Investors, companies, governments and scientists around the world have invested significant resources to create a next generation biofuel that reduces dependencies on fossil fuel, opens up new business opportunities and helps protect the environment. While the early generations of biofuels needed agriculture (e.g. sugar cane) and thus competed with food and feed, next-generation microalgae do not require arable land or freshwater to grow and thus do not compete with food crops. They also produce higher yields of oil per hectare of land, produce a higher-quality fuel product and can produce non-fuel high-value products (HVP), such as biopolymers, proteins, animal feed (Spolaore et al., 2006, Waltz 2009). If technological processes can be developed, the potential benefits of engineered algae include the production on non-arable land of biodiesel, methane, butanol, ethanol, aviation fuel, and hydrogen using waste or saline water as well as CO2 from industrial or atmospheric sources.
This promising outlook led to a number of government subsidies and regulatory changes favouring the production of algae biofuels in the US and Europe. Seen as a kind of green gold, a number of companies rushed in to claim their stakes.
|Company||Capital investment (US$, millions)|
|Aurora Biofuels (now Aurora Algae)||25+|
|Solarvest BioEnergy||Publicly traded on the TSX Venture Exchange|
Companies tout their scientific capacity to resolve major challenges dealing with algae genomics, metabolism and harvesting. While this is important, another maybe even bigger challenge comes form the markets. Initial calculations by Waltz (2009) predicted that algae production systems will be economically feasible only if the price for one barrel of oil remains consistently above $70 and if the production systems entail an area of at least 200 ha (about 500 acre). Economically successful algae biofuel production facilities thus have to be large scale by definition. Such limitations do rapidly reduce the number of algae biofuel companies. While companies like Solazyme and Sapphire Energy are still on track, others dropped out. In 2010 Aurora Biofuels changed its name to Aurora Algae indicating that it would no longer pursuit the production of biofuels, since they were not able to increase production efficiency to an acceptable level. In 2012 another “hot” biofuel company, Amyris, declared that it would shut down its biofuel R&D for lack of progress, sending its stock quote down.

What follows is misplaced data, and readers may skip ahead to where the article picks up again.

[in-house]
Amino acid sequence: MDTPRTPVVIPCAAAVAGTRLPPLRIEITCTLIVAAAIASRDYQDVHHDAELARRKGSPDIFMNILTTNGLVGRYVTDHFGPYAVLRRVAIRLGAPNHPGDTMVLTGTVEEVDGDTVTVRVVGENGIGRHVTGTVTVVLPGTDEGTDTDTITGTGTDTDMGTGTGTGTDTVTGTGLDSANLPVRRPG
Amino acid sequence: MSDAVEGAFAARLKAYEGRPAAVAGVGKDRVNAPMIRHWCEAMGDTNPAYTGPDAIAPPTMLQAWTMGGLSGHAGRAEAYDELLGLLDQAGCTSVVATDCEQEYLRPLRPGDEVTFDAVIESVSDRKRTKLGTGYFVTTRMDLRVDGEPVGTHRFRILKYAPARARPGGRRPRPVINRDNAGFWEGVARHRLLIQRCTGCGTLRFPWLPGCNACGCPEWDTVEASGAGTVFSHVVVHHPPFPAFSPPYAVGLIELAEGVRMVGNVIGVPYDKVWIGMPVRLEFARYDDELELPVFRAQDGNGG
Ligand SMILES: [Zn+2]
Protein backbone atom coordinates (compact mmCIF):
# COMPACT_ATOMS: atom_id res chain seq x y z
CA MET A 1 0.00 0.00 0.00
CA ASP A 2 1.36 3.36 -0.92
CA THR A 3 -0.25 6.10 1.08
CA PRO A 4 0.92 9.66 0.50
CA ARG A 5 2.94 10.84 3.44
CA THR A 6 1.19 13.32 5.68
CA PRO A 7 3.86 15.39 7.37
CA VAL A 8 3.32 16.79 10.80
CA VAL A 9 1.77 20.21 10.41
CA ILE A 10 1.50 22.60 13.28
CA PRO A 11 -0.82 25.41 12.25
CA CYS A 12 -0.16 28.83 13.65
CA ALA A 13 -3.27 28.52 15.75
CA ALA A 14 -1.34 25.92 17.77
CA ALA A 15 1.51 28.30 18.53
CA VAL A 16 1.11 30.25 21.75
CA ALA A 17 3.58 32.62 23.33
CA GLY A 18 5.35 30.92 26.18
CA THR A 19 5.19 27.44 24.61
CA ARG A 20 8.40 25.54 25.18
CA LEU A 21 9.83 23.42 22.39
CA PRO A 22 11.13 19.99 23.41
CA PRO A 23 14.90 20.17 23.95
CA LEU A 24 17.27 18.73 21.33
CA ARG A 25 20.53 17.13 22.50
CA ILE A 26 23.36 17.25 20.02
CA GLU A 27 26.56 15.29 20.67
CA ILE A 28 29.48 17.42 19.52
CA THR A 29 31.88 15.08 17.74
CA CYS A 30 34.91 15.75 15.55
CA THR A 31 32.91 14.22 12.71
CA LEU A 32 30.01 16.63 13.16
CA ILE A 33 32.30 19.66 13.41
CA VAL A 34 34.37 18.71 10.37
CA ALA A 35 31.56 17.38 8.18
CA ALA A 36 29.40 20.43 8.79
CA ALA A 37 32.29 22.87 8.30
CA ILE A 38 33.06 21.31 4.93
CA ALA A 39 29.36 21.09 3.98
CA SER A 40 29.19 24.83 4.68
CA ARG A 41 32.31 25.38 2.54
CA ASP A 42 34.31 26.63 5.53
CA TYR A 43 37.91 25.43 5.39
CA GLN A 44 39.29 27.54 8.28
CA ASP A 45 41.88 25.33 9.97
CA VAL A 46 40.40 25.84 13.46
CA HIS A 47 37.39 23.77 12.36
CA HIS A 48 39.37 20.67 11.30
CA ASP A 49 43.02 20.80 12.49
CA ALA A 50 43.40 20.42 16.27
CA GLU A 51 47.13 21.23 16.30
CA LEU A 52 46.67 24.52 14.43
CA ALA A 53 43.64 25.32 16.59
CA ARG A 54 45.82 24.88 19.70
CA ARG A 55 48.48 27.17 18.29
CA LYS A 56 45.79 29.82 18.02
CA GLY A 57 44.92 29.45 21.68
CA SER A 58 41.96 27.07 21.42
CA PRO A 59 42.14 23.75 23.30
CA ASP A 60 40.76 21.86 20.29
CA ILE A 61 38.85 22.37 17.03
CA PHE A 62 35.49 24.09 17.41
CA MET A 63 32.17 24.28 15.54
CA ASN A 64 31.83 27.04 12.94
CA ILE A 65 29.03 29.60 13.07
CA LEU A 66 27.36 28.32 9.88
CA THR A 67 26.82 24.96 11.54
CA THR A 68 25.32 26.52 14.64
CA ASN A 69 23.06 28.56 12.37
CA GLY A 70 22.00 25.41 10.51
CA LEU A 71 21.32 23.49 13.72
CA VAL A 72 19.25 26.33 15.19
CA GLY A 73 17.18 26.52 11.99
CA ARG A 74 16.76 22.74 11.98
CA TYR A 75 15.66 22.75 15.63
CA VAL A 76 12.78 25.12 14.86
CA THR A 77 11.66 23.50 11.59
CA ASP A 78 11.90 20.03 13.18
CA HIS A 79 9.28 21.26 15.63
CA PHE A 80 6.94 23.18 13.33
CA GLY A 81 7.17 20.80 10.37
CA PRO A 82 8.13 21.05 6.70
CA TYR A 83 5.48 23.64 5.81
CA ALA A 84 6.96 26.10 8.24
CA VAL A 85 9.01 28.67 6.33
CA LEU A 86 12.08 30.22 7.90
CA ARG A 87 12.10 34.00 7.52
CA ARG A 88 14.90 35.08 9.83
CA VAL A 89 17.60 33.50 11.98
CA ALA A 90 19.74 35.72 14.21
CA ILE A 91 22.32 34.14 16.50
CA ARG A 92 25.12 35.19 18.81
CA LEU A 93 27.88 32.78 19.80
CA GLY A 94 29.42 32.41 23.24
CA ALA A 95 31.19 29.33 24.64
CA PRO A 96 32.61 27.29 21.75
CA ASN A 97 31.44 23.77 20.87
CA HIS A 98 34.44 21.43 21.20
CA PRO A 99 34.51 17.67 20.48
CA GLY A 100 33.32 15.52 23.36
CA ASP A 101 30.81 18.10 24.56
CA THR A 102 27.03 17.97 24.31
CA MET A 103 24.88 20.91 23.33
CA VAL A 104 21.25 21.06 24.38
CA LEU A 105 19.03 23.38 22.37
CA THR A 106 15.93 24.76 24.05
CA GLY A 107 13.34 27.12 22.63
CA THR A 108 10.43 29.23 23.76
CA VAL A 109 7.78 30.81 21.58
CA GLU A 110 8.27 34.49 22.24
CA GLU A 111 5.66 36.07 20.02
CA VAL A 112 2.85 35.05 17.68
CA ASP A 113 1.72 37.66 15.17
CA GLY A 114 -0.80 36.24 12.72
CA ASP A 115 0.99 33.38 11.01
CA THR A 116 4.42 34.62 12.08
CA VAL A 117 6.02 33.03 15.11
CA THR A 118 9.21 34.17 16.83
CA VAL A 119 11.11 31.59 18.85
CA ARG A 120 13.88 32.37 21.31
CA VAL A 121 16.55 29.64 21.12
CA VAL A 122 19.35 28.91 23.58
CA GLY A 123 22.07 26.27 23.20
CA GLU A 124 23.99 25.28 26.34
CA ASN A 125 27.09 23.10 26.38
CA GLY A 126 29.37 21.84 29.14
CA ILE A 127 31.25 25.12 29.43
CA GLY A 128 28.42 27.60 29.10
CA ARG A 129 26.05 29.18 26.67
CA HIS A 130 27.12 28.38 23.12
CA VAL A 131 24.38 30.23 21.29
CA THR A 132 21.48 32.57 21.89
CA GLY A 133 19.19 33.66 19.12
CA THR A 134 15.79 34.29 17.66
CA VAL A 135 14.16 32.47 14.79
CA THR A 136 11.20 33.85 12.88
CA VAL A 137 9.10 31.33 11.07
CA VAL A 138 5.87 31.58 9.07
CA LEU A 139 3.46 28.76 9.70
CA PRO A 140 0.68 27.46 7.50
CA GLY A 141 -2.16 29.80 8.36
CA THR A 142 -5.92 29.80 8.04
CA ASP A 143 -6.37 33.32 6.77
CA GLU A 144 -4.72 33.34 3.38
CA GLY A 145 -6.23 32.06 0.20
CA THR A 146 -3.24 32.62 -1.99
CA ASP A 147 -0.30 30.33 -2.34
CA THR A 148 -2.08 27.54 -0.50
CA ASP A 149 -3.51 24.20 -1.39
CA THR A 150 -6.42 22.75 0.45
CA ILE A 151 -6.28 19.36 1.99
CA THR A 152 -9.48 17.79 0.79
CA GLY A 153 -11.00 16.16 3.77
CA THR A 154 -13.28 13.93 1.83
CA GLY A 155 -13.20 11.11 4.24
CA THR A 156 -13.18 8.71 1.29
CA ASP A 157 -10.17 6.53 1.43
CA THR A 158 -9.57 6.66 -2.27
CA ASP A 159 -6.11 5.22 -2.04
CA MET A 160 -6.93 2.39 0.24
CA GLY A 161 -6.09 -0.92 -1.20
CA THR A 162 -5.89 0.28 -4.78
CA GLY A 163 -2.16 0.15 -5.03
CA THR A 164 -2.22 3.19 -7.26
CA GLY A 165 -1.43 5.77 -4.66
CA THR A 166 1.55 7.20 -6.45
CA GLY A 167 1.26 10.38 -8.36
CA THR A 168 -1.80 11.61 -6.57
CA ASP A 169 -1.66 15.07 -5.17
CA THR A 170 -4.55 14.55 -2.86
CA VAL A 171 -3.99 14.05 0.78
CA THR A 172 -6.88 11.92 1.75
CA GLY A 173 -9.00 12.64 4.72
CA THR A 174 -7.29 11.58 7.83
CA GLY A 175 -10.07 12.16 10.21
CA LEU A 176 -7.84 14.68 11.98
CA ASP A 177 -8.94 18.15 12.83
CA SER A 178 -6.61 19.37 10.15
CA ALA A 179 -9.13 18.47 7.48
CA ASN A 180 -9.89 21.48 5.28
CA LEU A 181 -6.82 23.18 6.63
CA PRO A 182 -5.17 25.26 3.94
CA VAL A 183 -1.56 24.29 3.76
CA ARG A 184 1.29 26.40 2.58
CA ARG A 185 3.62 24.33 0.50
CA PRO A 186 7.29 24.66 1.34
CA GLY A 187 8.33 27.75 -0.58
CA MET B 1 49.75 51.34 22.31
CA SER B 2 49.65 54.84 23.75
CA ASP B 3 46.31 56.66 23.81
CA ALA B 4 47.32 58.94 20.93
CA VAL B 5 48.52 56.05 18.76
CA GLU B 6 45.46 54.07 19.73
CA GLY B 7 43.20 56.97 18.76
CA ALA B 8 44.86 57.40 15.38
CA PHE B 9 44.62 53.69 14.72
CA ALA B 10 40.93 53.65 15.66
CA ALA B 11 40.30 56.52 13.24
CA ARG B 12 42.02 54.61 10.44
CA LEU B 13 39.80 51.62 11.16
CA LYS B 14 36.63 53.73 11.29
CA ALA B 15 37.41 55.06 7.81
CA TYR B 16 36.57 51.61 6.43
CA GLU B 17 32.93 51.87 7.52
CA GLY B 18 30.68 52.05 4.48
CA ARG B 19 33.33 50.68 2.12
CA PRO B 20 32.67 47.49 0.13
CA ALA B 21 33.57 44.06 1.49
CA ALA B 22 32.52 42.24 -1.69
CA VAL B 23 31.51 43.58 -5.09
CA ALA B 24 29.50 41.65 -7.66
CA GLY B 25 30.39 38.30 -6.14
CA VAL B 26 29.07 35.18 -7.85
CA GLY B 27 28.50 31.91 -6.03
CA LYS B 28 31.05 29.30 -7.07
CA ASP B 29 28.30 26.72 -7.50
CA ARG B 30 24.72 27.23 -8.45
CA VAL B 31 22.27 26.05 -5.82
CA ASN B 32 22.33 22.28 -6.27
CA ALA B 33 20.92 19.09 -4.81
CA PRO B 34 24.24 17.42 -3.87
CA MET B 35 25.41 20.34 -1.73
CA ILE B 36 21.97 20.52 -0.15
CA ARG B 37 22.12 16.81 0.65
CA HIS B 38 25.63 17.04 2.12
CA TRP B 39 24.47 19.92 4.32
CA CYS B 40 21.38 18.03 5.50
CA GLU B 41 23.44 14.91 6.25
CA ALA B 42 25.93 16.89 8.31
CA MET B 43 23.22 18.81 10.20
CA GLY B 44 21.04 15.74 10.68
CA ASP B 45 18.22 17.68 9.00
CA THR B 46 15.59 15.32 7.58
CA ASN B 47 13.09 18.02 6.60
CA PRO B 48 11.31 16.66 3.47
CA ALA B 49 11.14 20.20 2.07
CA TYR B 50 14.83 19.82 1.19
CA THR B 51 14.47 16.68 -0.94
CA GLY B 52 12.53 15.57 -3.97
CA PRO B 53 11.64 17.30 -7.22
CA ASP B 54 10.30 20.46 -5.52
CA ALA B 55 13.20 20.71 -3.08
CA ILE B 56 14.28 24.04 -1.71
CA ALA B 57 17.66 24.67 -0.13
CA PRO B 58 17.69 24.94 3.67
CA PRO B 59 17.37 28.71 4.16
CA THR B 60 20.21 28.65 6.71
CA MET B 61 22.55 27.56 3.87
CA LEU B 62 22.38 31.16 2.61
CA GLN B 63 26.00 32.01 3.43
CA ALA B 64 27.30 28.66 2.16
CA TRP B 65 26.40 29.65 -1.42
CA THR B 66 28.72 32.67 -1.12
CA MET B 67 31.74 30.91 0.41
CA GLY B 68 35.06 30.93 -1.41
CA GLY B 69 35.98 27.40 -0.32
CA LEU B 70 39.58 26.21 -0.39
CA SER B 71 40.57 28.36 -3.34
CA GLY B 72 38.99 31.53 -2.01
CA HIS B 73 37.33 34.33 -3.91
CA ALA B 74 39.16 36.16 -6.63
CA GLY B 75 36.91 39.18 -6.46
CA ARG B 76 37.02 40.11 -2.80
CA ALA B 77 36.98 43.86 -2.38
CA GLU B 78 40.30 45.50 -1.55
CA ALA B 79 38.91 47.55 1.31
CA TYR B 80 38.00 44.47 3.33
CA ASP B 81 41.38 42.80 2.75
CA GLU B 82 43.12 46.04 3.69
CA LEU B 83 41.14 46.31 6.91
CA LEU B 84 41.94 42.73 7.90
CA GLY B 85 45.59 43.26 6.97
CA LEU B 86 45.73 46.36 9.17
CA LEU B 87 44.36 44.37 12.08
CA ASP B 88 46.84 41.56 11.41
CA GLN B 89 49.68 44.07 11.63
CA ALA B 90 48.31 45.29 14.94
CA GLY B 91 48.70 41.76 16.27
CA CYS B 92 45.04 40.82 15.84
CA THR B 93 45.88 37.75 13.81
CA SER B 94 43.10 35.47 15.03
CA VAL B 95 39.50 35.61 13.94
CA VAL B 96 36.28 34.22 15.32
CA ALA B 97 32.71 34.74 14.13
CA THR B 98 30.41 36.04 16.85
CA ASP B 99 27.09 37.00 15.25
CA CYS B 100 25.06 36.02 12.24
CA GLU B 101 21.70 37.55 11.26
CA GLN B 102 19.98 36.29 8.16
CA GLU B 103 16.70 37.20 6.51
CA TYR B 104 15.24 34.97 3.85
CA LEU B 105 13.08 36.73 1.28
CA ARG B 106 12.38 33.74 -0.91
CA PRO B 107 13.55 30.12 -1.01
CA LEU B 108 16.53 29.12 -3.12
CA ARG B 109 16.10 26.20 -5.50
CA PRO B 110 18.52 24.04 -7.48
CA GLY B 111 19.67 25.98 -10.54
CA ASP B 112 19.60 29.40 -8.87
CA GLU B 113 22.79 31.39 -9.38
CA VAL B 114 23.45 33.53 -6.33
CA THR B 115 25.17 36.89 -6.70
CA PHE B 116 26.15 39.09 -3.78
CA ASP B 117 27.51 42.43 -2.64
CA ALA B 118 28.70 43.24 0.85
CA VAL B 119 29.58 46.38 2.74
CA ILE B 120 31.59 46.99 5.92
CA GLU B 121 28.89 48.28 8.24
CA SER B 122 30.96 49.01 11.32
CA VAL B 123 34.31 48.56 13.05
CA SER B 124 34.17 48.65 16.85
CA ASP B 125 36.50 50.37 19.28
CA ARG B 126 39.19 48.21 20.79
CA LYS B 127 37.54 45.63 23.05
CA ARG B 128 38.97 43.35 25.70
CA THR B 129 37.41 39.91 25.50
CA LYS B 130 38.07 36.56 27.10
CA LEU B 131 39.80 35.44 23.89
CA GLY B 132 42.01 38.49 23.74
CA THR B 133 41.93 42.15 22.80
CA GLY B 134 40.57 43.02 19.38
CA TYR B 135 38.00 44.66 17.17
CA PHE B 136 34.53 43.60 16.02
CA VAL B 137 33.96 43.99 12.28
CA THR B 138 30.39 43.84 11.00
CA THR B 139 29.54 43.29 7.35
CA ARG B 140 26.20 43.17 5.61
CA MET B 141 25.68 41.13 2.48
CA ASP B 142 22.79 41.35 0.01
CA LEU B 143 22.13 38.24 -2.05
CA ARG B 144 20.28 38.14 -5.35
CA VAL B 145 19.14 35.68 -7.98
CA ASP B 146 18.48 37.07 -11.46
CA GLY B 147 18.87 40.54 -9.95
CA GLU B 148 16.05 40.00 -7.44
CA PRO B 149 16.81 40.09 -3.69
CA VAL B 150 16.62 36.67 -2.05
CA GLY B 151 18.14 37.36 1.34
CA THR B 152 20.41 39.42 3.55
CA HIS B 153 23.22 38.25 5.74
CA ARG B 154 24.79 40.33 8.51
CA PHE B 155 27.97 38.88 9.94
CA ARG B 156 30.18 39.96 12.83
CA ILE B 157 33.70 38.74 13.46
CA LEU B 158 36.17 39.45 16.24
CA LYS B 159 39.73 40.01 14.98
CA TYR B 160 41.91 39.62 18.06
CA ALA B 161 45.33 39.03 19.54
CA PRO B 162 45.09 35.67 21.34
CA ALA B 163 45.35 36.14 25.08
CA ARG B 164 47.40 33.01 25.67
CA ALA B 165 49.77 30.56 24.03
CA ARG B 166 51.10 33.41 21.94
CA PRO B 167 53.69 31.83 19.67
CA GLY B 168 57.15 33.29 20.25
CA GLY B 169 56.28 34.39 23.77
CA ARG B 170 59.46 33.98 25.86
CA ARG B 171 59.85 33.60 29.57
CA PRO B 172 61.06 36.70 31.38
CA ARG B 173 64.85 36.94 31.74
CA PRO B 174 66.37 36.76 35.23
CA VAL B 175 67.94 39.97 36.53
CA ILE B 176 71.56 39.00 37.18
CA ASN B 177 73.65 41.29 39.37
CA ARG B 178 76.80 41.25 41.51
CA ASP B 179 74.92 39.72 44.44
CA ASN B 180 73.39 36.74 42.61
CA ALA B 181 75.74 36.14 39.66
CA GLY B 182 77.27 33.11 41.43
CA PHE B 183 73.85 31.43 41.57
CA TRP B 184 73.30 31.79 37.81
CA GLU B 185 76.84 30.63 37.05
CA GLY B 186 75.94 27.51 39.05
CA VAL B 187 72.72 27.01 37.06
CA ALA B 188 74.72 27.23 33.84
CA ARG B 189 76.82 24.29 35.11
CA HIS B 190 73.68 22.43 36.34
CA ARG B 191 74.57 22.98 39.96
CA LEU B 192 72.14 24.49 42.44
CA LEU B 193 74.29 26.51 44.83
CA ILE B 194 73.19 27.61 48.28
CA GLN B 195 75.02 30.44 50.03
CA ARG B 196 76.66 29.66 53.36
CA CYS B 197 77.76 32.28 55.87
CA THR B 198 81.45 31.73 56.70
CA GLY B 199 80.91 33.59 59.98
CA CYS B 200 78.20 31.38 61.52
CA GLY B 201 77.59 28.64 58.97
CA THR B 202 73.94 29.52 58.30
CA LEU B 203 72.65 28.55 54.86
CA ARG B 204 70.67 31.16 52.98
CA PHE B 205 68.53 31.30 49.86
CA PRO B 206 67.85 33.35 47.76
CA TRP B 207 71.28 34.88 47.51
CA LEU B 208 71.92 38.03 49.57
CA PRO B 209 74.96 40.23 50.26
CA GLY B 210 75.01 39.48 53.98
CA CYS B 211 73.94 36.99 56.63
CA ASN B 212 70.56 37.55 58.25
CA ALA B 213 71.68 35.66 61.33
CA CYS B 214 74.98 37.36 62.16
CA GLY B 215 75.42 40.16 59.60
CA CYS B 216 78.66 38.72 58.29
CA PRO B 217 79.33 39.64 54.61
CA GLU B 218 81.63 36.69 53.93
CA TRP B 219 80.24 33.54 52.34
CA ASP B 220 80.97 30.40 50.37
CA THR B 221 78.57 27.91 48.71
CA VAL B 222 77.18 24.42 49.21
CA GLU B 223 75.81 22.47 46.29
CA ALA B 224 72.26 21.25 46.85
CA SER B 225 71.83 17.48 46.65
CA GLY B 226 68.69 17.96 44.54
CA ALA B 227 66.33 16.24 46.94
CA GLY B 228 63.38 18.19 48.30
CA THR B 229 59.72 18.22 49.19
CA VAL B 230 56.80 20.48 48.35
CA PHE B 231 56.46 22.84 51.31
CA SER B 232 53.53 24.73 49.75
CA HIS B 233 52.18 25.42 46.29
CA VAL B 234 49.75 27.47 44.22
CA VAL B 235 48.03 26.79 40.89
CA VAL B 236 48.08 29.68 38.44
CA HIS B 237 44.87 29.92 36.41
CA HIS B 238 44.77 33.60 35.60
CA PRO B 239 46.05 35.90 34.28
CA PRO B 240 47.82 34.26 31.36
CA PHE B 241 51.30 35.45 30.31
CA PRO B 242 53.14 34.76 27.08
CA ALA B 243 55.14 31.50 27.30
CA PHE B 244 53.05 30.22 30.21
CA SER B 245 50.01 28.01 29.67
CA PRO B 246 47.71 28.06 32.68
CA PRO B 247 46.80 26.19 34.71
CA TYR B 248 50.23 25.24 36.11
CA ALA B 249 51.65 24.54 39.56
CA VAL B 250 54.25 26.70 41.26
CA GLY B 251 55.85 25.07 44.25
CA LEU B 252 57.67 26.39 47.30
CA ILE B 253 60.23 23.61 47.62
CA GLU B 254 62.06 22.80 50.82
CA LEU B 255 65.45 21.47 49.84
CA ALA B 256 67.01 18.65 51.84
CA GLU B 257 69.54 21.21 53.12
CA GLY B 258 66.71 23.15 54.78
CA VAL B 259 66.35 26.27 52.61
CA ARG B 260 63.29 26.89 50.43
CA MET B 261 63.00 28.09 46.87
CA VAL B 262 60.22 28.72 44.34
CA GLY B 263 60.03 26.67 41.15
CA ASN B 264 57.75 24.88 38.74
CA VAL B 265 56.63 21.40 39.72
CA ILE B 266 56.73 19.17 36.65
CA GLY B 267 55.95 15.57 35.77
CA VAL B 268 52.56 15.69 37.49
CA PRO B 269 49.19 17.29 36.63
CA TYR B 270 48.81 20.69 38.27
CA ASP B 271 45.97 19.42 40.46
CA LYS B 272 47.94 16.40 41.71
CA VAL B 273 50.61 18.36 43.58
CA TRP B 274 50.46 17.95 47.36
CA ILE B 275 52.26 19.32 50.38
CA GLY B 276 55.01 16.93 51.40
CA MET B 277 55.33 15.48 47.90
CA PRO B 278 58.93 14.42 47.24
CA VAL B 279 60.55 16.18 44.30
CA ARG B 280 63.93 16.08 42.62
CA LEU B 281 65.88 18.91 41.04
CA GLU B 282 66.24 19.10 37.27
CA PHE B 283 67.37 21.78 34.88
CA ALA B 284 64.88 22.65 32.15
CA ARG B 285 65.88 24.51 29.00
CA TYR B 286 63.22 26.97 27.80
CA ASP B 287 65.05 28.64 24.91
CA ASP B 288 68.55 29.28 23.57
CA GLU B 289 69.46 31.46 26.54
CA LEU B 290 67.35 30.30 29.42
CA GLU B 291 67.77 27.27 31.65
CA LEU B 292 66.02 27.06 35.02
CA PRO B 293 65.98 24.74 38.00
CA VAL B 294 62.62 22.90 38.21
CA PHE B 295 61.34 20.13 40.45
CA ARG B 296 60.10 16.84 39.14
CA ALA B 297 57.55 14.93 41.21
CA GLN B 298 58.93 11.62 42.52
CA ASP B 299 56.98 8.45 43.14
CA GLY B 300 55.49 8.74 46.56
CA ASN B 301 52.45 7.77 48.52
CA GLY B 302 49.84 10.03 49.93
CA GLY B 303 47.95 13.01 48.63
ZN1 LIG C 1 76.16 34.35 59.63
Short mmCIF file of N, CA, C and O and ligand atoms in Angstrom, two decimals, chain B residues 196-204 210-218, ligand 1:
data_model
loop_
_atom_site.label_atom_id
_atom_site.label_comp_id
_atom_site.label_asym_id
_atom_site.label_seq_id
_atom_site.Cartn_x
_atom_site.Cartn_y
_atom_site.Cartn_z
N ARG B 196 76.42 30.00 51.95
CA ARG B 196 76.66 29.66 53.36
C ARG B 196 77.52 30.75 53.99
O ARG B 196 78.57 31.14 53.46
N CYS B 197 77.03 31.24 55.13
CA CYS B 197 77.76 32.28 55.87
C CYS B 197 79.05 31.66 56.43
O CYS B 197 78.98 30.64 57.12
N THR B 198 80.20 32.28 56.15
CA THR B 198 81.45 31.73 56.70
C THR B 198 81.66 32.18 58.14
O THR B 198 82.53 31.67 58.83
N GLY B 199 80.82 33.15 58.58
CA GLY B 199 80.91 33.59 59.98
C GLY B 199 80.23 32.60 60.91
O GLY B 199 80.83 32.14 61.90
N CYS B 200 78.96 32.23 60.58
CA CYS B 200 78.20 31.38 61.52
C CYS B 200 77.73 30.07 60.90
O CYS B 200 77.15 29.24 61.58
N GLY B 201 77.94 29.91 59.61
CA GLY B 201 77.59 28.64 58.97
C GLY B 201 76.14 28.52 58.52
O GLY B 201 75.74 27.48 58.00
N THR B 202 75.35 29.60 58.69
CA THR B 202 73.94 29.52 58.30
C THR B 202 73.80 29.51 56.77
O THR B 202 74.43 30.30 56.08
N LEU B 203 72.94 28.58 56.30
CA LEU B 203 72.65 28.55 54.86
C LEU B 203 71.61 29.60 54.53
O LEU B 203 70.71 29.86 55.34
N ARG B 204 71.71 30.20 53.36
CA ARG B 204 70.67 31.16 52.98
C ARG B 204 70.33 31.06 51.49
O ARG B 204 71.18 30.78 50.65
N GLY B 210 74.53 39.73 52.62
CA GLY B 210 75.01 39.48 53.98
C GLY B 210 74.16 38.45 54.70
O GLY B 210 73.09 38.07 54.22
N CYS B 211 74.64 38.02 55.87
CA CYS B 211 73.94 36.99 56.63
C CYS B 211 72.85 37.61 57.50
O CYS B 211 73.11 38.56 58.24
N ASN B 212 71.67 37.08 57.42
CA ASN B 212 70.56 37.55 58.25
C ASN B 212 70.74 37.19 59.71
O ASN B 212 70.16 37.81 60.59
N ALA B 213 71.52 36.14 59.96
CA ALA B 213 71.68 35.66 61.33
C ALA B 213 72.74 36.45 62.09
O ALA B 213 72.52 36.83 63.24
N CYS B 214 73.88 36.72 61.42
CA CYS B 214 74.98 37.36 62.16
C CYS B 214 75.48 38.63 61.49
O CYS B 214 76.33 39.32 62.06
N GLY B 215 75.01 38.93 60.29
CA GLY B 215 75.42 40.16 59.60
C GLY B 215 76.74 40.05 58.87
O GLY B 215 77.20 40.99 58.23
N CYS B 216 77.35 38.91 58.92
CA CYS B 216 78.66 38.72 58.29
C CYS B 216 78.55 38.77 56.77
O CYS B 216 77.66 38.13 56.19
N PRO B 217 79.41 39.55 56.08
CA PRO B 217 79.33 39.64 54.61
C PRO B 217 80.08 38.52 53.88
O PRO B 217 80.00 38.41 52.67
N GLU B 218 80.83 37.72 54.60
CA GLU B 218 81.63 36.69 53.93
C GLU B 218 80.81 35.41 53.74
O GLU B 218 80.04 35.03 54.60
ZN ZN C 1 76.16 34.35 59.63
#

The decision to leave biofuel production was clearly brought about by extremely ambitious aims for productivity increases colliding with the tough economic limitations mentioned above. The message sent to bioentrepreneurs seems obvious: unless you have access to world-class science combined with massive private and public financial support there is hardly any opportunity in the algae biofuel market. Plus, those players who continue to focus on large-scale algae biofuel production facilities will encounter uncertain public and regulatory pressure.
While many high-tech pilot plants are realised as fancy and expensive closed-circuit photobioreactors, these can hardly be lucrative in a real-world 200ha plus scale-up. Instead, cheaper and less maintenance-intensive open ponds will have to be used, which raises the issue of environmental risk assessment. It turns out that little is known about the interaction of heavily engineered algae strains with the environment. In a recent Nature article by the Woodrow Wilson Center for International Scholars (WWCIS) together with Alison Snow, a four-step plan was presented to avoid a synthetic biology disaster through environmental release of heavily re-engineered strains, reflecting the regulatory uncertainties. Environmental organisations such as the ETC Group also are gearing up to raise public pressure against open production systems.
Does that mean the green gold rush is over? Not really. Microalgae production systems still hold great promises for bioentrepreneurs. While biofuels are clearly in the “bulk chemical/small margins” category, fine chemicals and HVPs bring much higher margins. Production and extraction of one or more HVPs – for example, β-carotene at 0.1% of biomass, which brings $ 600/kg, and selling the remaining biomass as feedstock (e.g. soymeal or fishmeal substitute) – remains a lucrative bio-business opportunity. Such undertakings will need only small or medium-sized plants, and can afford the use of precision instruments like photobioreactors, conveniently avoiding the uncertainties with respect to environmental release of engineered super-algae. Aurora Algae is doing it, and Amyris, too. The envisaged product list ranges from pharmaceuticals to food additives and even products for the beauty industry. While the window for successful algae biofuel start-ups is closing, there is plenty of room in the HVP sector.
These comments are taken in part from the upcoming book, Synthetic Biology, which can be found here.